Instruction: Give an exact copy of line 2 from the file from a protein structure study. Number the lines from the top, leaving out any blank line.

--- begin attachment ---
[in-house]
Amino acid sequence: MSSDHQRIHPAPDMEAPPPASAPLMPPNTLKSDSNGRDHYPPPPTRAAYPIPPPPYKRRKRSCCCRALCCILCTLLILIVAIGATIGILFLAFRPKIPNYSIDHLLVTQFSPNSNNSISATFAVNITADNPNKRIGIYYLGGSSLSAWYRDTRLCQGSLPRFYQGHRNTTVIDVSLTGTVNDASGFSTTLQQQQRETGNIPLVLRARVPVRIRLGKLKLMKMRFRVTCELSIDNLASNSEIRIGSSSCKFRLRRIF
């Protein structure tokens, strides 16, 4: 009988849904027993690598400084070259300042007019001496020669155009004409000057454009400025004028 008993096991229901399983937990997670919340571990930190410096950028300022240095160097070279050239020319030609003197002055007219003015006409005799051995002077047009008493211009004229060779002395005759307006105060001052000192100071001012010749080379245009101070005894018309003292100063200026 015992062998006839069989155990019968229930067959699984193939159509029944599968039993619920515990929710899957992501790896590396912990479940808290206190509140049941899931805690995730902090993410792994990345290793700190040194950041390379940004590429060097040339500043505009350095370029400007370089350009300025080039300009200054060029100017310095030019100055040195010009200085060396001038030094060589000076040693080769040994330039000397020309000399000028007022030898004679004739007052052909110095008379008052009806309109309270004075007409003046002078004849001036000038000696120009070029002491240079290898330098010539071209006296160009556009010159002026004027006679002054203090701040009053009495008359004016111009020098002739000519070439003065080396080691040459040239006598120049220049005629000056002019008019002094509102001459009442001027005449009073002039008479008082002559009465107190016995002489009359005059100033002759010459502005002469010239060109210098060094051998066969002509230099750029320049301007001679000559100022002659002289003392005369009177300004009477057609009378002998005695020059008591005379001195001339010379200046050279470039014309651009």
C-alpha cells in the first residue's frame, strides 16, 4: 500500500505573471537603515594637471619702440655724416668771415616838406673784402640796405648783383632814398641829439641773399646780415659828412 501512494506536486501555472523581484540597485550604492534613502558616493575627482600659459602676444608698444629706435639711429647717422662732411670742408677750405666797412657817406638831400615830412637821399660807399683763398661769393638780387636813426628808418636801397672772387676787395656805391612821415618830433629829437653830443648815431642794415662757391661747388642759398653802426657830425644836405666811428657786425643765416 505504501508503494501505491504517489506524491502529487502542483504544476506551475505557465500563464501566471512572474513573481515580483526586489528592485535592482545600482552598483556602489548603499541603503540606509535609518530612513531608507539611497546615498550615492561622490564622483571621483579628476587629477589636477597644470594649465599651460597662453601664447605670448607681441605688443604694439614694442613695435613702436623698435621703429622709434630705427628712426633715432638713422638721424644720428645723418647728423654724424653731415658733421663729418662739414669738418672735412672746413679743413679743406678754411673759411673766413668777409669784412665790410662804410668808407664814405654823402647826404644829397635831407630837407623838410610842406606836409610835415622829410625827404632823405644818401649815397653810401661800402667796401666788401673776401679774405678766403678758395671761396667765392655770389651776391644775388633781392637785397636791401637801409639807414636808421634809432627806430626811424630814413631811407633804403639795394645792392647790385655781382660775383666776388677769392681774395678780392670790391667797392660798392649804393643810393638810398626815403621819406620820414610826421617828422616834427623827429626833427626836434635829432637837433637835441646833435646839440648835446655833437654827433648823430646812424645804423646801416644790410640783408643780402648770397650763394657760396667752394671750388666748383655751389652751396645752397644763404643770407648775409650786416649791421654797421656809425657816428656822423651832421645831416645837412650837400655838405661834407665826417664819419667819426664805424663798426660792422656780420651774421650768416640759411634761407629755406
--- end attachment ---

Amino acid sequence: MSSDHQRIHPAPDMEAPPPASAPLMPPNTLKSDSNGRDHYPPPPTRAAYPIPPPPYKRRKRSCCCRALCCILCTLLILIVAIGATIGILFLAFRPKIPNYSIDHLLVTQFSPNSNNSISATFAVNITADNPNKRIGIYYLGGSSLSAWYRDTRLCQGSLPRFYQGHRNTTVIDVSLTGTVNDASGFSTTLQQQQRETGNIPLVLRARVPVRIRLGKLKLMKMRFRVTCELSIDNLASNSEIRIGSSSCKFRLRRIF